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Canon housing corrosion on some controls--fixable?

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My Canon housing has been on about 80 dives, and two of the controls that I use the most, the flash and macro mode toggles, are showing corrosion. I have never seen any water in the case, but obviously, this doesn't look good. The housing is always washed in fresh water, of course. About the worst thing I have done to it is leaving it in the car for a couple of hours before rinsing it. That doesn't happen very often though.

 

Are the cheap housings ultimately disposable, or has my occasional neglect damaged this one?

 

Is there any regular maintenance that should be done beyond post-dive rinsing? The manufacturer's instructions only mention the main o-ring.

 

I'd like to know what I could do better for next time, as a new camera is in my future anyway. Thanks!

 

housing.jpg

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You might contact Canon. I am under the impression that they only talk about the main O-ring since that is the only one you can replace. I am told they can do maint. and replace them all for you but have not had it done. Apparently 80 dives or so is the limit in your conditions. Whether that is better than buying a new housing is a point of debate based on your plans. I always seem to upgrade before I run out of case but I do not get to dive that often.

 

You might consider carrying a water proof bag containing water in your car. The great thing about the OEM cases is the size. A relatively small but sturdy waterproof bag works great as a wash tank. I take one on most all dive trips since even though boats claim a dive bucket, its often shared with mask rinsing which can effect the O-rings. Get a very sturdy bag rather than the light ones. I find lightweight ones last less than 2 days on a boat before starting to leak.

Dave

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It looks like the controls are held together with e-clips on the shafts, so it's probably maintainable--if you have the right parts. I may as well ask Canon.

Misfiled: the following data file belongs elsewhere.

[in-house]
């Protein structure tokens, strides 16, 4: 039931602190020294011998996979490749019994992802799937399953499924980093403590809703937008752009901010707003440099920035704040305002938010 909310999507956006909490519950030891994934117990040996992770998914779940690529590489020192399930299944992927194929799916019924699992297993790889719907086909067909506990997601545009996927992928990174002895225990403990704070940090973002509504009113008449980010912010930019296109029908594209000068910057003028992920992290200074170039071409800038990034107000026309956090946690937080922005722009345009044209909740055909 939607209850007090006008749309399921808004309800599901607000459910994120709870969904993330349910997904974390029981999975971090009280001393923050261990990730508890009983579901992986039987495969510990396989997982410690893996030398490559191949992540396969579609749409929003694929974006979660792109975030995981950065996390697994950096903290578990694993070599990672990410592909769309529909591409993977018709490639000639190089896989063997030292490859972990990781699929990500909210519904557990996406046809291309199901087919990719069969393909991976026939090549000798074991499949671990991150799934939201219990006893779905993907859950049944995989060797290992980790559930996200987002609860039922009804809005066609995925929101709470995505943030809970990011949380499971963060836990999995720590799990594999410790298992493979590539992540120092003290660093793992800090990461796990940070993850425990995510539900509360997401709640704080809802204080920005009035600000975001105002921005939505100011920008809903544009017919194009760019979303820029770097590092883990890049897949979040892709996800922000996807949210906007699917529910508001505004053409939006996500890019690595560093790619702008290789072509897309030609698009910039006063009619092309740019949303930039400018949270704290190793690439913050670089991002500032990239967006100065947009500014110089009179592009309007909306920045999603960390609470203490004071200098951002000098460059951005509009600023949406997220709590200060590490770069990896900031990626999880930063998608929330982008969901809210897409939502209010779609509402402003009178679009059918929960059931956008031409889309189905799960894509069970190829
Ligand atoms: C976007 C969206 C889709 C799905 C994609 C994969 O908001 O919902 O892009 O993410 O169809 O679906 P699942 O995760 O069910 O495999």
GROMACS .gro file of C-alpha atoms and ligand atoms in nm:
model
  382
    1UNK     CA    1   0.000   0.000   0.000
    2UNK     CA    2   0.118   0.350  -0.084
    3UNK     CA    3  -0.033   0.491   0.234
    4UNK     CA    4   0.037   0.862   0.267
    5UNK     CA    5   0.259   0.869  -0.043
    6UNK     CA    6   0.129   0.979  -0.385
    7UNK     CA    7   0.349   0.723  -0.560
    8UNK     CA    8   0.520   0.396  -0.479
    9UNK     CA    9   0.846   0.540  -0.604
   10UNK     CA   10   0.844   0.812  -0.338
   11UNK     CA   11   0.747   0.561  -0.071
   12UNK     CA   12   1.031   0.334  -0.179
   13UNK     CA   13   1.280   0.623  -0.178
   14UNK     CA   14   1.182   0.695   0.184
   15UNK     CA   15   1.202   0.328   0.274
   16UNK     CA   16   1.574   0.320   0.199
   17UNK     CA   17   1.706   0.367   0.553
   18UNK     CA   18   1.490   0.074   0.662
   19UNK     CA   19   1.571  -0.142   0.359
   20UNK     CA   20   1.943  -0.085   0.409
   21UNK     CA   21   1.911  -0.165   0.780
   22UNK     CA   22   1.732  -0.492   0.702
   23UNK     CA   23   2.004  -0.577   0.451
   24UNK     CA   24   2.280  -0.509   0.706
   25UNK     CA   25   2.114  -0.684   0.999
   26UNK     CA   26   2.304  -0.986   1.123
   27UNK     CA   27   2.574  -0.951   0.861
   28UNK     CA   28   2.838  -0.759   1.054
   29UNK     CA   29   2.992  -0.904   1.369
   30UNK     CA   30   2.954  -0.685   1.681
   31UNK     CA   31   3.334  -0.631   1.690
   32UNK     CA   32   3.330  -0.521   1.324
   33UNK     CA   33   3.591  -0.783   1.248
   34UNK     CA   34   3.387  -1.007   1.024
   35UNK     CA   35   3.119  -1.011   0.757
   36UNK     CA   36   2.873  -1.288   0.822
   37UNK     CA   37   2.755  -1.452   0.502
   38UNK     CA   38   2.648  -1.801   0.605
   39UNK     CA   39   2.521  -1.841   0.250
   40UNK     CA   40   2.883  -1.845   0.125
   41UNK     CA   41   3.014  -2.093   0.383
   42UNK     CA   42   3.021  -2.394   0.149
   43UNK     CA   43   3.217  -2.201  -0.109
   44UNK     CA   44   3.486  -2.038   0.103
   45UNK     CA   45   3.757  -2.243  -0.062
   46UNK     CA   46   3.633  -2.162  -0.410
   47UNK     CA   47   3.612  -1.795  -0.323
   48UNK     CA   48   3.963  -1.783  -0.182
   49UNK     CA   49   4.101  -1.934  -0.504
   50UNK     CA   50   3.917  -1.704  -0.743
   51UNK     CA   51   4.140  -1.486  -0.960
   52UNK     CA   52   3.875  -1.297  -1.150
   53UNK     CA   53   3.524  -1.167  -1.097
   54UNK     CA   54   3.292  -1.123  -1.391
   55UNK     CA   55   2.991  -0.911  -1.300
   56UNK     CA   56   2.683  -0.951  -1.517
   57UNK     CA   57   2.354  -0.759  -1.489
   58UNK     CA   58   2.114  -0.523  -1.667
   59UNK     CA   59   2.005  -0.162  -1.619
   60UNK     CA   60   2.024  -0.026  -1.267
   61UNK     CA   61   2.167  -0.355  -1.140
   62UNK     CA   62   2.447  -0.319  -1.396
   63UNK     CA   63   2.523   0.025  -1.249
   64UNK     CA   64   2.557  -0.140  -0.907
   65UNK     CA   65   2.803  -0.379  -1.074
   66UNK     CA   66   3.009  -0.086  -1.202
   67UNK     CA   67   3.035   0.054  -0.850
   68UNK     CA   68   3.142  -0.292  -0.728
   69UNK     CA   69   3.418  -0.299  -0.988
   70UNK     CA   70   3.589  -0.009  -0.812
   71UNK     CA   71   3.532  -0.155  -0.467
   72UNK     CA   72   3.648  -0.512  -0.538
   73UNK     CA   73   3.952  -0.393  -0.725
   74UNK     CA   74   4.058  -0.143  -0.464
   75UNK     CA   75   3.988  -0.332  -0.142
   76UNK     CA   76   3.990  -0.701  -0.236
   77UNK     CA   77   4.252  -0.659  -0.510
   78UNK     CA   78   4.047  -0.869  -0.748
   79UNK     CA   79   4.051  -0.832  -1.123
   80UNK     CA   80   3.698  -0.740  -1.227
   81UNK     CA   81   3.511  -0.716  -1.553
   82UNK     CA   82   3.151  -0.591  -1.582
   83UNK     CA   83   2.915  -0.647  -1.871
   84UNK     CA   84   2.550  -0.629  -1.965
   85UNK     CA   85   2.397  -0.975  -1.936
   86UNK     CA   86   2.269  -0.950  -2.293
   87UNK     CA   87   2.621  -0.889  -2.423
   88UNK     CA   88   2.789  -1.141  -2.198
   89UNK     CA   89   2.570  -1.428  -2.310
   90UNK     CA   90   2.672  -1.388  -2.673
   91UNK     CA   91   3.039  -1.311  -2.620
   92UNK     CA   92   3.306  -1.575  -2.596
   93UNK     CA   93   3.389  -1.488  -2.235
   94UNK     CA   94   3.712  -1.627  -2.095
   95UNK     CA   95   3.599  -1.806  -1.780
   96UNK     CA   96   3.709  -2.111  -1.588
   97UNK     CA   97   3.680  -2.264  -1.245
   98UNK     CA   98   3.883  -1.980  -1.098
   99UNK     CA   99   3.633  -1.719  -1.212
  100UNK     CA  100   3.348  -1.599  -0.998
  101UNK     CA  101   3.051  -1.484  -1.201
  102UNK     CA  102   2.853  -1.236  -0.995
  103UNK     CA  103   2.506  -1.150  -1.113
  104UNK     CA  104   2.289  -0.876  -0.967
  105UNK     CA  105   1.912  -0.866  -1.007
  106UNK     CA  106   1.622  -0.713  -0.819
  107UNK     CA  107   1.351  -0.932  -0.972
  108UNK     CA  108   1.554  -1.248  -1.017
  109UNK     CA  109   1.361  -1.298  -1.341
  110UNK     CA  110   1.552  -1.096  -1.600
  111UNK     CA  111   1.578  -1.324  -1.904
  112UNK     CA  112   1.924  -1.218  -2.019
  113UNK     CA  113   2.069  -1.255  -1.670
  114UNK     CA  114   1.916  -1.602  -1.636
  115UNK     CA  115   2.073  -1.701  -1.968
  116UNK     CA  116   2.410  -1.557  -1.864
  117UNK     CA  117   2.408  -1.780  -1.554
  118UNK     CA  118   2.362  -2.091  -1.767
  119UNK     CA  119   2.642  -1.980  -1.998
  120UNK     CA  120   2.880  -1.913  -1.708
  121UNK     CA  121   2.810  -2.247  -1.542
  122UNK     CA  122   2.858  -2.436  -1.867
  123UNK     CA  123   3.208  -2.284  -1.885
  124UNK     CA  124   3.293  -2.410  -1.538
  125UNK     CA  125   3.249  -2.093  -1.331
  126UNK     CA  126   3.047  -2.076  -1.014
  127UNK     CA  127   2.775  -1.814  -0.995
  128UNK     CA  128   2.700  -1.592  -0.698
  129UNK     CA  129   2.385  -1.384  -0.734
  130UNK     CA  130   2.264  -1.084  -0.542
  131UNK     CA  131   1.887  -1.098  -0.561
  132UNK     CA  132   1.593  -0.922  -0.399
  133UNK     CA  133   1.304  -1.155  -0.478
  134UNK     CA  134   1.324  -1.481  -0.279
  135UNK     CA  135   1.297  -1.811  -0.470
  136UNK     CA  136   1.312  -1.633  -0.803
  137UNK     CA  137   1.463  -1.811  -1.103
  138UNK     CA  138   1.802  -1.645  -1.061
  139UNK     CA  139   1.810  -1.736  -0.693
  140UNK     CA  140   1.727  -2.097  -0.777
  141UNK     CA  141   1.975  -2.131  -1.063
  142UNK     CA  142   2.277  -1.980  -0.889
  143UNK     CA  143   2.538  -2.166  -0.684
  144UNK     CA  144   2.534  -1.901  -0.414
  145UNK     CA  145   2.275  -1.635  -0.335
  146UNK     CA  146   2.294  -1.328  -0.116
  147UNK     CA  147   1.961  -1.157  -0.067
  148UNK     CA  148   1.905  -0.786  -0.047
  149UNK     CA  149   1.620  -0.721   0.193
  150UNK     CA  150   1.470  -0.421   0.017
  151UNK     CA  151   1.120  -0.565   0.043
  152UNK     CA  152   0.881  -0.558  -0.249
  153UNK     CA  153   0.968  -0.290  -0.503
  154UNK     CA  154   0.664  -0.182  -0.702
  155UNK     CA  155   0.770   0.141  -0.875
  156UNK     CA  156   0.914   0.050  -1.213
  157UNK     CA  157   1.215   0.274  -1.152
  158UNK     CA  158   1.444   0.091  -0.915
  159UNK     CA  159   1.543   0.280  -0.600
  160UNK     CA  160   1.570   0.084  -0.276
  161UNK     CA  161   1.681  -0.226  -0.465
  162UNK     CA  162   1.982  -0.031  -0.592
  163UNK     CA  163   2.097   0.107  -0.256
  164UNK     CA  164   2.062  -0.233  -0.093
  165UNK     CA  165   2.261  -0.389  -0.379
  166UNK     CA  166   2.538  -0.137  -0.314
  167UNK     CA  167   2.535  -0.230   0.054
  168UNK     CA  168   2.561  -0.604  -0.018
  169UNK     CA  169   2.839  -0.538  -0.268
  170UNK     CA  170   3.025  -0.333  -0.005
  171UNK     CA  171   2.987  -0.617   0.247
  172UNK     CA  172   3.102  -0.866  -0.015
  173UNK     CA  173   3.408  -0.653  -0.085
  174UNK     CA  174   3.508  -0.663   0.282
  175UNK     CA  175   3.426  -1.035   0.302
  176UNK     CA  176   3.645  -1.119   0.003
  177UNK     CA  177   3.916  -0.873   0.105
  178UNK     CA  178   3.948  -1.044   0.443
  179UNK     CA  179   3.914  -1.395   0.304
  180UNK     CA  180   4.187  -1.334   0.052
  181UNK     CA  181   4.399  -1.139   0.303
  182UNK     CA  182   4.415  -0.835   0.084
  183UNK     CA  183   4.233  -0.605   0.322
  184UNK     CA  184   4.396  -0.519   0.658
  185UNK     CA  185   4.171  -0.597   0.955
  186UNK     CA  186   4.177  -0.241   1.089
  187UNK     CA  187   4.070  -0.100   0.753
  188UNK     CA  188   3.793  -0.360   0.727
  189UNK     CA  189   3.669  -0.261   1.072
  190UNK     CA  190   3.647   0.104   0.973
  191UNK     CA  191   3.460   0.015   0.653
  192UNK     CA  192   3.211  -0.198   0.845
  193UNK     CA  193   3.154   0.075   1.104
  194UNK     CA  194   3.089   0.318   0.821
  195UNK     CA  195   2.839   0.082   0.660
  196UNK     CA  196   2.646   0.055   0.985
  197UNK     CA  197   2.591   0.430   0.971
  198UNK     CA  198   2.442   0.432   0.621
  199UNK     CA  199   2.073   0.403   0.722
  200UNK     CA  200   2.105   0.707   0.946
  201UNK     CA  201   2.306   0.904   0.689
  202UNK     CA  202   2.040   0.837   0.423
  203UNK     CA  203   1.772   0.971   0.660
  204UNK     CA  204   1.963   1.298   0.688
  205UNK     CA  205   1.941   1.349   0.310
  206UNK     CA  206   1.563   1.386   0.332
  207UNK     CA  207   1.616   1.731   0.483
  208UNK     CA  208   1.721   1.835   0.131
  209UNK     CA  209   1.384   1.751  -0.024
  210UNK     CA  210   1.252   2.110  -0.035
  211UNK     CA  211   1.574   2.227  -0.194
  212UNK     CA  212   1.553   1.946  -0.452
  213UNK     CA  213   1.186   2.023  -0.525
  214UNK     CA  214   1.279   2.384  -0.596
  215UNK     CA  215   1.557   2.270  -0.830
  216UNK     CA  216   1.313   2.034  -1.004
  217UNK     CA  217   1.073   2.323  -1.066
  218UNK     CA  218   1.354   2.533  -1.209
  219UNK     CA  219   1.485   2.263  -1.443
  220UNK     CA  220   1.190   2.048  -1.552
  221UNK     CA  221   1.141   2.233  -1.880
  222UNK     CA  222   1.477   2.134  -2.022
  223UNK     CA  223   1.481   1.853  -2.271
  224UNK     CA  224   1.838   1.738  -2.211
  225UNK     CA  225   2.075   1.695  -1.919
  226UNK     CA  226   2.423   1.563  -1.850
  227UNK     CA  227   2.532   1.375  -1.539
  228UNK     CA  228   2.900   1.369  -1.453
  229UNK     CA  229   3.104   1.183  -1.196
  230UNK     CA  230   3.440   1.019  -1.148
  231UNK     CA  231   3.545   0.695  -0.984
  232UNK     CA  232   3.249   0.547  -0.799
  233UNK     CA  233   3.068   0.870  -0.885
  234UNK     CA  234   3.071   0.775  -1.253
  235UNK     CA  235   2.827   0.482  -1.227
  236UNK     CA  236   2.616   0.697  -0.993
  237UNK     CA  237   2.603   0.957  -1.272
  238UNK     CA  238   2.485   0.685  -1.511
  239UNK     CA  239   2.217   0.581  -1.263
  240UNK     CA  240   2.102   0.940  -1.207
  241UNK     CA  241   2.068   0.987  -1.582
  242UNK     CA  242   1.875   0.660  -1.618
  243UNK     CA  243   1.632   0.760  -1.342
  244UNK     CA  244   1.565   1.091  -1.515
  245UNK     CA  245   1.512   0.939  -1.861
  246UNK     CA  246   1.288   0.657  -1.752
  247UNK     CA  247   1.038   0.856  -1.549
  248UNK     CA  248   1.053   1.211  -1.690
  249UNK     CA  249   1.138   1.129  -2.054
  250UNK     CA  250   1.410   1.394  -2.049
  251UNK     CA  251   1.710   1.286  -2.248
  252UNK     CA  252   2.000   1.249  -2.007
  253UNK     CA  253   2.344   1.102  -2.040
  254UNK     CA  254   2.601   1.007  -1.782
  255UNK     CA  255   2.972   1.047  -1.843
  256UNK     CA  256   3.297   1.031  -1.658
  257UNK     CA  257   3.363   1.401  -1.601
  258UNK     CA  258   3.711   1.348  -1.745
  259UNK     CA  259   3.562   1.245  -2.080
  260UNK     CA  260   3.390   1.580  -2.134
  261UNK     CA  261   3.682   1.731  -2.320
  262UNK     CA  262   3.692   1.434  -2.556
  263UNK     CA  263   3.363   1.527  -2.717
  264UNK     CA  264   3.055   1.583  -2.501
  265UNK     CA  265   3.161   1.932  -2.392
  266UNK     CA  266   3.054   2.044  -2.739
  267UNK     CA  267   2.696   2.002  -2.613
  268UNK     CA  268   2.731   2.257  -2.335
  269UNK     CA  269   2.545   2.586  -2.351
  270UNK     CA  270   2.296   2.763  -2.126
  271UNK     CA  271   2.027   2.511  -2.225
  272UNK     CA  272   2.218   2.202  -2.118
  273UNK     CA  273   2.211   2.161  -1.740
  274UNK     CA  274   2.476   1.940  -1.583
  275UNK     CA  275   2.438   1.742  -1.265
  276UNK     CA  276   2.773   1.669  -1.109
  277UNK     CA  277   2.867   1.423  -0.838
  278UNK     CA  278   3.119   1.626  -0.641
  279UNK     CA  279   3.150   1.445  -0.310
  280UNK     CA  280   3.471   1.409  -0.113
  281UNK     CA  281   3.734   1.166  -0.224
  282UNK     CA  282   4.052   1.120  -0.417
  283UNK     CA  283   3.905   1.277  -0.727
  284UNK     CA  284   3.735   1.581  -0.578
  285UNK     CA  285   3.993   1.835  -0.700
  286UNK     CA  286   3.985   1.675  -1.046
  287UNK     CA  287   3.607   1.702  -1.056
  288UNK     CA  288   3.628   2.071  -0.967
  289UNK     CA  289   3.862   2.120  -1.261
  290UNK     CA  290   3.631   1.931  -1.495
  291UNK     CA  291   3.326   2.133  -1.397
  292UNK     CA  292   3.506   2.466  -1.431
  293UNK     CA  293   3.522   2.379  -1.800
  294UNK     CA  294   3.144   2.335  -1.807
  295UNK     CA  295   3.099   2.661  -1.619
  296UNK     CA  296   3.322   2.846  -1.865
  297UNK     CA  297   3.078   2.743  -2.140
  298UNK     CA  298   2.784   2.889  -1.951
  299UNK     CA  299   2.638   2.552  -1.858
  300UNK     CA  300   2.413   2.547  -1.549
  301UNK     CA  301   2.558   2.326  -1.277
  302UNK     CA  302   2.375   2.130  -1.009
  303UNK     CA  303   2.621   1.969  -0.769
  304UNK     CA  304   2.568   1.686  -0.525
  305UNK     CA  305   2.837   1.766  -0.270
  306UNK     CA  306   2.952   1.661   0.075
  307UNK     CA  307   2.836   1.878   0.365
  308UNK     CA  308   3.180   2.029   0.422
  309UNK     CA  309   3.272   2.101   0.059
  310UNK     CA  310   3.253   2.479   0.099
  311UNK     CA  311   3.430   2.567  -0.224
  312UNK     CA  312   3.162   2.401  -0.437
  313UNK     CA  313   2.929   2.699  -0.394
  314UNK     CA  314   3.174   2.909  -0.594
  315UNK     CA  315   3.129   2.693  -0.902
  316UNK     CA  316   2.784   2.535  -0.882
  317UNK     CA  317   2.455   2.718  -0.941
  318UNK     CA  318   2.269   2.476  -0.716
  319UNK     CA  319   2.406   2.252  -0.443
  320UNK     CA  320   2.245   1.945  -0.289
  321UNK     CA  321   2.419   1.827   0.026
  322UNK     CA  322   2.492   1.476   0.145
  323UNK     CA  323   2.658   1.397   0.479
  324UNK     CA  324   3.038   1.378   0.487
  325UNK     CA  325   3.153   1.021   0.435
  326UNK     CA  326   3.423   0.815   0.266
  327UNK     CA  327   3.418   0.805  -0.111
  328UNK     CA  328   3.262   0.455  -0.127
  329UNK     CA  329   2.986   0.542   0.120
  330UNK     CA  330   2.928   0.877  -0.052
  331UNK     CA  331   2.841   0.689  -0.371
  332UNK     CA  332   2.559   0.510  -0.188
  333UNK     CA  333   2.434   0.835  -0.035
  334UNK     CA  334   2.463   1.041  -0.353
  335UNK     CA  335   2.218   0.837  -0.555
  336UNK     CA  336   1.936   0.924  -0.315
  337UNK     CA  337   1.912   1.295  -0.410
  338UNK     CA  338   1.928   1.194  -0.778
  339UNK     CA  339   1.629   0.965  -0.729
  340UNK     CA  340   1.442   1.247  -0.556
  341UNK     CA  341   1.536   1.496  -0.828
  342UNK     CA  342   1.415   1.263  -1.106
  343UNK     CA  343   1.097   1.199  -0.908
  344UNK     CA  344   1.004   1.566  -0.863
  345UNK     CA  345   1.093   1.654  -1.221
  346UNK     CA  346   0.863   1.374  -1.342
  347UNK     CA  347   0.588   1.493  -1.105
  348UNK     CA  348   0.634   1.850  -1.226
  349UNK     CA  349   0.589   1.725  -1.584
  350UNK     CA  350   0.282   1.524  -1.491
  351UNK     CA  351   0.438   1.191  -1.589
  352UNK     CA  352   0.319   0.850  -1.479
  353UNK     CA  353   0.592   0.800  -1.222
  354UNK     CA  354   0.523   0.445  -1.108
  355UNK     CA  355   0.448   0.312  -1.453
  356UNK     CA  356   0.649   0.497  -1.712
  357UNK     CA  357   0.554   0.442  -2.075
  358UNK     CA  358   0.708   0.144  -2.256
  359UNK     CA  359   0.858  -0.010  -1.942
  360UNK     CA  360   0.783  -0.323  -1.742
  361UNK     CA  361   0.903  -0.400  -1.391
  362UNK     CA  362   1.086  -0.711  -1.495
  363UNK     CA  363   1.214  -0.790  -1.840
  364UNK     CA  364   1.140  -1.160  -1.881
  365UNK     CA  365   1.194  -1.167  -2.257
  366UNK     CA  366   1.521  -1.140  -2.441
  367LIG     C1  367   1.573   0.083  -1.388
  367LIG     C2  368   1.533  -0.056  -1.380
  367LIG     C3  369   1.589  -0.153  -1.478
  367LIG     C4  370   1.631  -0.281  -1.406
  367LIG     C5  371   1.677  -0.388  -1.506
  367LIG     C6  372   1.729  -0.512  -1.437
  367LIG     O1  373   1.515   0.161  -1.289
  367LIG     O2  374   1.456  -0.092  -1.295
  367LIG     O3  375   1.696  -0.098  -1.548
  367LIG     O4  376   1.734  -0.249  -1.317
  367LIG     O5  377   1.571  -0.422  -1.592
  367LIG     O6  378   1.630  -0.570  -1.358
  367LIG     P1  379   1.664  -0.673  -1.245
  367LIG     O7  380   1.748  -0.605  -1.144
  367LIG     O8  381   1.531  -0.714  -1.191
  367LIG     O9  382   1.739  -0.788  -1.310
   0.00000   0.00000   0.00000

Good idea about the bag, thanks.

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I emailed Canon support. They said to send it to the factory for a quote but were unable to give me any more information. Without knowing a ballpark figure, it's probably not worth the time.

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The buttons on this housing look very much like my old olympus pt-010. I serviced it myself by taking the clips off and removing the whole button assembly. I cleaned everything up and lubed the orings. It went well and definitely made the buttons work more smoothly.

 

You're right that it's probably not worth paying to have someone work on it, but give it a try yourself. It'll take a couple of hours. If you're at all mechanically inclined, it's not that hard and easy to figure out.

 

PS, there used to be a very detailed description on the web about the pt-010, but I can't find it now.

maybe someone else knows where that lives.

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The buttons on this housing look very much like my old olympus pt-010. I serviced it myself by taking the clips off and removing the whole button assembly. I cleaned everything up and lubed the orings. It went well and definitely made the buttons work more smoothly.

 

You're right that it's probably not worth paying to have someone work on it, but give it a try yourself. It'll take a couple of hours. If you're at all mechanically inclined, it's not that hard and easy to figure out.

 

PS, there used to be a very detailed description on the web about the pt-010, but I can't find it now.

maybe someone else knows where that lives.

 

That is good to know, thanks. I will give that a shot after my trip to Roatan. I'd hate to screw it up and not have a camera at all for the trip.

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Is there any regular maintenance that should be done beyond post-dive rinsing? The manufacturer's instructions only mention the main o-ring.

 

I'd like to know what I could do better for next time, as a new camera is in my future anyway. Thanks!

 

In what maintenance of delicate equipment concerns, the most urgent thing you must do after a dive is: Avoid as much as you can the salt water drying into difficult to reach parts of housings, flashes and everything, as are the control mechanisms, springs and o-ring containers. If you miss it then salt crystalization occurs very quickly and consequently corrosion starts almost immediately. Not to say crystalized salt deposits are very (very!) difficult to remove later, even with hours of rinsening.

 

And, just in case a rinsening tank is not available, here is my trick: Even at risk of being blamed of having a love affair with your equipment, blow, blow and blow away all salt water trapped in whatever part off critical parts. I mean blowing in close contact! You'll be surprised of how much water gets retained there. After this, if you can, drop, spray, etc. some fresh water, even small amounts helps to solve/remove the reminder salt water, that will be better.

 

Off course, this is not a substitute for a correct maintenance procedure cycle! This only helps to delay the start of corrosion processes when rinsening is not possible immediately.

 

Hope it will help next time!

 

Regards.

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